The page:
We used to go to Dunblane every year to see Terry's mum, Florrie.
I'm fond of that little town. It has a soft character and charm about its beautifully tended public spaces, its sweetly planted front gardens and its slow-moving old ladies and gents. I'm pretty sure we passed by the same old ladies and gents on its short high street every time we visited. I was always surprised that we didn't see Alistair Sim, dressed like a tweedy 1930's country doctor, leaving one of the bigger houses.
Dunblane is a tiny place and we would be there for a week or so. Terry mum was as quiet and reflective as a nun at that point and it wasn't always easy to pass the day, but there were many moments of bright affection and understanding between them, particularly when they talked of Lyndhurst Road, Terry's childhood home. Their accents were identical - both with the curled, countrified 'r's of Berkshire. She was delighted he was still close to Terry Lowney and to Trevor, from that neighbourhood. She had a soft spot for Terry Lowney.
We didn't know anyone there so we would tend to pinball from the cathedral to the tiny museum, and the banks of the Alan Water, with its fast, foamy flow, the colour of coca cola, its dippers in the shadows and its wild raspberries along the banks. Terry stepped carefully across the water once, on flat stones, to scoop a handful of it to drink. This horrified me - "Terry. Nitrates, run-off, Weils disease, cow pee." He got annoyed. "My dad grew up doing this."
The shops in Dunblane never seemed to change - Tom Thumb Drops and Midget Gems down by The Dunblane Hotel, Bennetts the butchers (the best square pies in Scotland) a deli and cafe run by a noisy, handsome family who always remembered us - were they Persian or Turkish?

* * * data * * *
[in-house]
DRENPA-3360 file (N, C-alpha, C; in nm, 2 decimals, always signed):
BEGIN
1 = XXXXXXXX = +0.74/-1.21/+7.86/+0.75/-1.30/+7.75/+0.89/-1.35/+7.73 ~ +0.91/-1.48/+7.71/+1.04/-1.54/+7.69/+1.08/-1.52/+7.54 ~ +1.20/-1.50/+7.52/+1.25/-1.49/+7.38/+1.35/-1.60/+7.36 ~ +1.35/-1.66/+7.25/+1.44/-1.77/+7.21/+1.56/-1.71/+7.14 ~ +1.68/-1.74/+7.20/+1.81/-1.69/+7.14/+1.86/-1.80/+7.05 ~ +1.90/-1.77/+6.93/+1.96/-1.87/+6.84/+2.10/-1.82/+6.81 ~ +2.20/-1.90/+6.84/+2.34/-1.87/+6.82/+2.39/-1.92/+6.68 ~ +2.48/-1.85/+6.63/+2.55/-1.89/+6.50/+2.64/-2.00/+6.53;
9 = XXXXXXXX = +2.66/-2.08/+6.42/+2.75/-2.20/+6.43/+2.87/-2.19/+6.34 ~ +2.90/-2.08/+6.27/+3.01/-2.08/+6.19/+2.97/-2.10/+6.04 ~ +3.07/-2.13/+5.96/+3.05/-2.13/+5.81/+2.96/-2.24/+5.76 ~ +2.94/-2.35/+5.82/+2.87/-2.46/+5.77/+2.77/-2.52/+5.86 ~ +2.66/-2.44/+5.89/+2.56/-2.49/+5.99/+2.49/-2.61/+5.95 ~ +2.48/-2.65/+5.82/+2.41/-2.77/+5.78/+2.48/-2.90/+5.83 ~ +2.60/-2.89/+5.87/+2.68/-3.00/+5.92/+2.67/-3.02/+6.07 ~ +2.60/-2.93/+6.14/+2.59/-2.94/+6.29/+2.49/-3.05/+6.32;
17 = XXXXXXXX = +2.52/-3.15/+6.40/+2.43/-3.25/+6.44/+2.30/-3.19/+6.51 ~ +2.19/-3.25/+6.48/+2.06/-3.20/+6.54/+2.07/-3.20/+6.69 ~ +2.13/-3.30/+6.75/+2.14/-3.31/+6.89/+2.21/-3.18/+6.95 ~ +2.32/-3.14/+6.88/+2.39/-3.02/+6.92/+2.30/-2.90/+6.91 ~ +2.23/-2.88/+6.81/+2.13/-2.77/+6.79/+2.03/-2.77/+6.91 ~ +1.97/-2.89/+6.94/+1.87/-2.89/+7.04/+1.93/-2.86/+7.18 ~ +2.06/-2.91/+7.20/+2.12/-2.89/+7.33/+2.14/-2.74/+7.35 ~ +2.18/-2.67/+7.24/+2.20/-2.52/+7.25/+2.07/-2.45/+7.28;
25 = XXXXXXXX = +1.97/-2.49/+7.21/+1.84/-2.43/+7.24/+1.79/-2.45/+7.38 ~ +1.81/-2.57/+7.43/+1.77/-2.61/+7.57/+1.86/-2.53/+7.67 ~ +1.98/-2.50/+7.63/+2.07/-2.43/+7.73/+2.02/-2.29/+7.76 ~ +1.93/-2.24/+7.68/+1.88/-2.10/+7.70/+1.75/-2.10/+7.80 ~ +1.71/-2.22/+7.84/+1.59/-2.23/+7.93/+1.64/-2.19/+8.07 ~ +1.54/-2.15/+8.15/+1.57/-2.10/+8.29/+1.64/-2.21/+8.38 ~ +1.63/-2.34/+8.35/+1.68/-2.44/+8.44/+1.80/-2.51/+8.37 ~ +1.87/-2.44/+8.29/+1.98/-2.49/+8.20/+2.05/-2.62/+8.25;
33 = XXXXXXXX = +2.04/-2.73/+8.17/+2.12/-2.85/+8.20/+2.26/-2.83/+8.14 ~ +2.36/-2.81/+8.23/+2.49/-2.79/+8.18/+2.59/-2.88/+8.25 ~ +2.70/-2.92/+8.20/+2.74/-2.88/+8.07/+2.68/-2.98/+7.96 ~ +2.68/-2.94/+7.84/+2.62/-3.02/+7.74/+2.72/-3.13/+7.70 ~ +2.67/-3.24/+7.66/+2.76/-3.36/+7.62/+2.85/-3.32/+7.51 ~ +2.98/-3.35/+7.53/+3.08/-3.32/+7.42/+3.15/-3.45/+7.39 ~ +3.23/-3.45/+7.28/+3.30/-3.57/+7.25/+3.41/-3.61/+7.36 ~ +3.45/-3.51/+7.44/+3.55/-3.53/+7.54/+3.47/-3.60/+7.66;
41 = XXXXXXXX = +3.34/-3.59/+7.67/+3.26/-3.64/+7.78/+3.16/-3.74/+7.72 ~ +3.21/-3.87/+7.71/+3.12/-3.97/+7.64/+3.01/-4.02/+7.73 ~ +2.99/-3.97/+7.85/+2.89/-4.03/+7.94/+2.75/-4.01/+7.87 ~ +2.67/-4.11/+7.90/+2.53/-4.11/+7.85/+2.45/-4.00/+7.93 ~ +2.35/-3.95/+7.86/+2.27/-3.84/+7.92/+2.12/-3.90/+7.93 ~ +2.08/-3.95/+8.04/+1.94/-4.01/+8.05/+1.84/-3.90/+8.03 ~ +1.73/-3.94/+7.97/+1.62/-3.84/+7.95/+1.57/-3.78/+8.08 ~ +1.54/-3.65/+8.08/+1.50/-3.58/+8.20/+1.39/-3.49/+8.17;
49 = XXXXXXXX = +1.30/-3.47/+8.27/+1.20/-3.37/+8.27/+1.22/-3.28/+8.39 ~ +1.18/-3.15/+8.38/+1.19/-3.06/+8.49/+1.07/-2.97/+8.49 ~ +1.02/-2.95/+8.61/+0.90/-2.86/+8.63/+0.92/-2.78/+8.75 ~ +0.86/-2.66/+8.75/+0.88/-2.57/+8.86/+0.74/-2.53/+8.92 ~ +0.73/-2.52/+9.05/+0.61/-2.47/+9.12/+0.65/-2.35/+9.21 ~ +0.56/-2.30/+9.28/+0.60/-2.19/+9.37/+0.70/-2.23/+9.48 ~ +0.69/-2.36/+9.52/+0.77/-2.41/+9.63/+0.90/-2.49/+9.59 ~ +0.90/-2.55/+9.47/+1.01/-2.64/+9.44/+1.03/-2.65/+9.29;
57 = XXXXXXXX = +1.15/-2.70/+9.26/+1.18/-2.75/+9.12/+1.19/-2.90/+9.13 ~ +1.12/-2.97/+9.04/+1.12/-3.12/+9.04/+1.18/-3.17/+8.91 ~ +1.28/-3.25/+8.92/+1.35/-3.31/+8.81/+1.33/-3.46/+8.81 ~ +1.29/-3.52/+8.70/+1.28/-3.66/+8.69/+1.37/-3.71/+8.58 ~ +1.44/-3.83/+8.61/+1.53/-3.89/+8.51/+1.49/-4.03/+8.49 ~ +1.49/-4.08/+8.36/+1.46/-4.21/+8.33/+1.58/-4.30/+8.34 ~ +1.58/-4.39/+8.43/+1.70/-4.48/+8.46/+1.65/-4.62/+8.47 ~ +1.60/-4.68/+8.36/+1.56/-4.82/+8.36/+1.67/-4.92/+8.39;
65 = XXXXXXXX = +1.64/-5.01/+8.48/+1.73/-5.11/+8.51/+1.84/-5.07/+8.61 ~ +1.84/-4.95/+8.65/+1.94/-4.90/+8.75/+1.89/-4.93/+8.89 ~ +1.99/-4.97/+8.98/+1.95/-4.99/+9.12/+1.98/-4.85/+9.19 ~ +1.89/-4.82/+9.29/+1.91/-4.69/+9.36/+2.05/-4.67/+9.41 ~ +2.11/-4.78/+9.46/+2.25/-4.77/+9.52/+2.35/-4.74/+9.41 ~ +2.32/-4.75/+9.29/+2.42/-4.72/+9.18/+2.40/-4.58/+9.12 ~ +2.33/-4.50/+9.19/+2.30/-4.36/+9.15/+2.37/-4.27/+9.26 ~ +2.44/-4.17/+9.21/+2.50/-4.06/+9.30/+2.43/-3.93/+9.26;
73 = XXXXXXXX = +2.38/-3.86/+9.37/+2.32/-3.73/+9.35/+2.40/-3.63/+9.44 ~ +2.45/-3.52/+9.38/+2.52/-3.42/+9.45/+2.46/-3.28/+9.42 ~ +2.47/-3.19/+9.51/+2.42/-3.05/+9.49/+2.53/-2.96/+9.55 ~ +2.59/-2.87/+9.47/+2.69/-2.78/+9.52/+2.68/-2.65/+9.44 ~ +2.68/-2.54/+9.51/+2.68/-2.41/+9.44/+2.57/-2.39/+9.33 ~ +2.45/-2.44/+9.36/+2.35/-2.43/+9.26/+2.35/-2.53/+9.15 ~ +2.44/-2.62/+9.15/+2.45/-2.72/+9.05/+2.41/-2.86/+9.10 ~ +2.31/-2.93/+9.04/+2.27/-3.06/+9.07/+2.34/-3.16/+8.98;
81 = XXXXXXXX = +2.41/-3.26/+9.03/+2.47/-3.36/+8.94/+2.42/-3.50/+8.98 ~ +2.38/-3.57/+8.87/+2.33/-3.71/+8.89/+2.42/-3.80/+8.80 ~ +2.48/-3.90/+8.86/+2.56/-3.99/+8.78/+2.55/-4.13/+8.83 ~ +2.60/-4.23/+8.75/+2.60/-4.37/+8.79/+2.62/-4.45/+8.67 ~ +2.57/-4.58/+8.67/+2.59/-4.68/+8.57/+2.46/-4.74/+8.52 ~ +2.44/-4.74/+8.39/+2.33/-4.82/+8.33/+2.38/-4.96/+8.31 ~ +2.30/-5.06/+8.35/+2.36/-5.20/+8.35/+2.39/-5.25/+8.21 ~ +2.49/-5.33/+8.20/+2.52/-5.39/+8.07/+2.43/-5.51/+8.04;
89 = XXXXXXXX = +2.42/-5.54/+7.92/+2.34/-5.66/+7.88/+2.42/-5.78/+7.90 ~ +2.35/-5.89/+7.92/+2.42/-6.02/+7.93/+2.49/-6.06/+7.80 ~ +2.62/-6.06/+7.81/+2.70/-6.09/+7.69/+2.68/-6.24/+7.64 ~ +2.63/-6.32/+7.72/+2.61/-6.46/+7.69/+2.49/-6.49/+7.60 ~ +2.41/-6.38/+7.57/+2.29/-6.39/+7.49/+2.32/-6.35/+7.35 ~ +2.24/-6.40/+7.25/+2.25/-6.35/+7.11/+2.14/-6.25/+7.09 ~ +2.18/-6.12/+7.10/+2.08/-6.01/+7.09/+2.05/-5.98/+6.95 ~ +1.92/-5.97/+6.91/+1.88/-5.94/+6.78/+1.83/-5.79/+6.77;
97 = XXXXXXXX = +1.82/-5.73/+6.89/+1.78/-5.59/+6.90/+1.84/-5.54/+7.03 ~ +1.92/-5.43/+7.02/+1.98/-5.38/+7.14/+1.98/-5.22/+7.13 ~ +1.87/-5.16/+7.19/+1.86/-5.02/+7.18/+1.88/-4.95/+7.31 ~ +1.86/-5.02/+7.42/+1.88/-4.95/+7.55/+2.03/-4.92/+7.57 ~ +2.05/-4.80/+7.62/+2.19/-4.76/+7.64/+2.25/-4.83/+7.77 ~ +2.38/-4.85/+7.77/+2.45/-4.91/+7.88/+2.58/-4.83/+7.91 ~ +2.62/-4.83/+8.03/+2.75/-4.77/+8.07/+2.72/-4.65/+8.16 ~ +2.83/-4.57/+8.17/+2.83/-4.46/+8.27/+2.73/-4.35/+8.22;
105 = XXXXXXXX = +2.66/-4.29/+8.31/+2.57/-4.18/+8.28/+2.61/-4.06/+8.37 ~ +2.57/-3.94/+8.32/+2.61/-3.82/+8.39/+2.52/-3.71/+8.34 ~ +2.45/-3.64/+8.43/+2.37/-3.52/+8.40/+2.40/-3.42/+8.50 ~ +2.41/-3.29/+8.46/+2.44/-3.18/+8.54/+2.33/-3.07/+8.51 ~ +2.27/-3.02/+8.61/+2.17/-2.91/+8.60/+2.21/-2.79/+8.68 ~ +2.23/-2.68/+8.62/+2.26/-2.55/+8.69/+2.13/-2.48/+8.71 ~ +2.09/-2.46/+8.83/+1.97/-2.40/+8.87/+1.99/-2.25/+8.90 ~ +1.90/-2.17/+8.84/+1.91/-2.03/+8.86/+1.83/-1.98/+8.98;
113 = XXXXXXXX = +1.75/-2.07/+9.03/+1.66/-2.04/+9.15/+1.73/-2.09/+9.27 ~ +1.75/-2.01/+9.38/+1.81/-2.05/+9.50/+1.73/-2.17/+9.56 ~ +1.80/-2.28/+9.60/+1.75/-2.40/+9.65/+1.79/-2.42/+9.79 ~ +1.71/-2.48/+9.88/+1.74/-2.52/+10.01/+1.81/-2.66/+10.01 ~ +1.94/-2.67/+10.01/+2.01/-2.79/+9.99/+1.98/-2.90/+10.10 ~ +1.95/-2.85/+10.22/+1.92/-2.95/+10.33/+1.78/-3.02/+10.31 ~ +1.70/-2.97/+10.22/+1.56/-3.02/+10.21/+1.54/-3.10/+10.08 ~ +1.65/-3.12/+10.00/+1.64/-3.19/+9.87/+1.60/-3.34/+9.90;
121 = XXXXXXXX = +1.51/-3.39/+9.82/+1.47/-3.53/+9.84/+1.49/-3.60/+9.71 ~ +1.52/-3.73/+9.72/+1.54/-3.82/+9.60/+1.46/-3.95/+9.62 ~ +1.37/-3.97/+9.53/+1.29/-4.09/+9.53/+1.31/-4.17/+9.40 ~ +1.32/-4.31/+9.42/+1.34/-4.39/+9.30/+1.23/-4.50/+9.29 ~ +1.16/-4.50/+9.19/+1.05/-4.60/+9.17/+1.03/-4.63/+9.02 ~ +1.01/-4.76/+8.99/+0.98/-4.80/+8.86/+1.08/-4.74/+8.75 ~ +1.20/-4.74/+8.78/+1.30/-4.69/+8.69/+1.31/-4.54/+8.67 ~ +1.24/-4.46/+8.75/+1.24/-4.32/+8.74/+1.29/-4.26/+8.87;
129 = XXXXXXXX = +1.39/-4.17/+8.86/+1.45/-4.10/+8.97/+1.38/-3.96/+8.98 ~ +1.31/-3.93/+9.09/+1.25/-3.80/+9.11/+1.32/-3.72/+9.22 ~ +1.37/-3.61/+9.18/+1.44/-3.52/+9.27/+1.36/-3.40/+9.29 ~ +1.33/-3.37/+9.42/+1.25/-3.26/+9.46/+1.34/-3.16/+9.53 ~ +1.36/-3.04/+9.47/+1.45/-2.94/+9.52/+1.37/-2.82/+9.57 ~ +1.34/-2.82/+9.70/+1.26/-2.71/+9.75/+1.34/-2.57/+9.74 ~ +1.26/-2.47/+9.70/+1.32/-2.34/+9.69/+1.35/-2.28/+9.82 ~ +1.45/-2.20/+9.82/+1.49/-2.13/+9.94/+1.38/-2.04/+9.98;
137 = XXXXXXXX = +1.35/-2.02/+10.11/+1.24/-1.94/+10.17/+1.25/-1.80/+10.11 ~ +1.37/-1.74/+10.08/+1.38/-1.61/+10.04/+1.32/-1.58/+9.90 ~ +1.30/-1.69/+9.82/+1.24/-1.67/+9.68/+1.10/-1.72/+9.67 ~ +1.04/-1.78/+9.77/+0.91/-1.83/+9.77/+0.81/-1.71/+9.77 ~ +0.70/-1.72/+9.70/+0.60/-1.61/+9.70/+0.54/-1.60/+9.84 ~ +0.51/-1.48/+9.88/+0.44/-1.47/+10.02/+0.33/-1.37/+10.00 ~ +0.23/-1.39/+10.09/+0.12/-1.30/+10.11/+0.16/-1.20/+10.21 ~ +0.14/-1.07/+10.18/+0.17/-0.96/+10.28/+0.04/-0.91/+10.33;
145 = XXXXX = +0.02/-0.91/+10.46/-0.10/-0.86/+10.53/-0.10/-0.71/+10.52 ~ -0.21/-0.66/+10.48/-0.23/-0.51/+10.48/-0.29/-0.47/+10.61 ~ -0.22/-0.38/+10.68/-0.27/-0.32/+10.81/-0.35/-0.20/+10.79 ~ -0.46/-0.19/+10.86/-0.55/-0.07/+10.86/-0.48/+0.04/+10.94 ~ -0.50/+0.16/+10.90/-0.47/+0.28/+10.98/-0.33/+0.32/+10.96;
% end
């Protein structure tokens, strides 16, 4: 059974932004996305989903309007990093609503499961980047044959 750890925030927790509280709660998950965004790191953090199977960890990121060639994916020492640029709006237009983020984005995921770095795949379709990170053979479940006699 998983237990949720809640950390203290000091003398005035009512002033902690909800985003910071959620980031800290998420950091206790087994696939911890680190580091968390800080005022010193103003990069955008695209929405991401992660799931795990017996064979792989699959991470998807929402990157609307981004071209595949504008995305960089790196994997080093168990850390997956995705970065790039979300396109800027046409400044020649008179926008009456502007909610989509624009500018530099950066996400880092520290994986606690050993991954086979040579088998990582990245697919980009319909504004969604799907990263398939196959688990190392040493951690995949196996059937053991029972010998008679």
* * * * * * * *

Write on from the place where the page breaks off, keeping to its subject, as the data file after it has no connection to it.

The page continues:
And a grocers-come-cafe down by the bridge - The Beech Tree. The last time we visited while Florrie was still alive we popped in and out of those last three places - as we always did and Terry talked to the proprietors about his dad, Joe, who had died some years before. He used to cycle to the butchers and the greengrocers for provisions while Florrie stayed home. Terry said she never went into the little town and never saw the Alan Water. But his dad, who was stronger, livelier, more sociable - a character - was there every week, doing the shopping and paying the bills. Did they remember Joe in those shops? Terry wondered. "A small man, great smile, West Irish accent?" he asked. The butcher didn't remember, but he tried hard to - he could see how much Terry hoped he would recall. We spent longer at the greengrocers and Terry painted a fuller picture. "old bike, bicycle clip, white shirt, cuffs rolled up - a working man."
Yes, they did remember. We bought coffee next door and lingered there.
I understand it now.
One set of neighbours Terry and I had in our little street in Wales has moved on since Terry passed. When a new couple moved in I resented them for many months - not just for the sludgy Metallica he plays in the garage when he's working on goodness-knows-what, but because as far as they are concerned Terry never existed, since they've never seen him. There's just a woman with two handsome dogs who plays twangy old country songs.
I still avoid the pair of them, to be honest.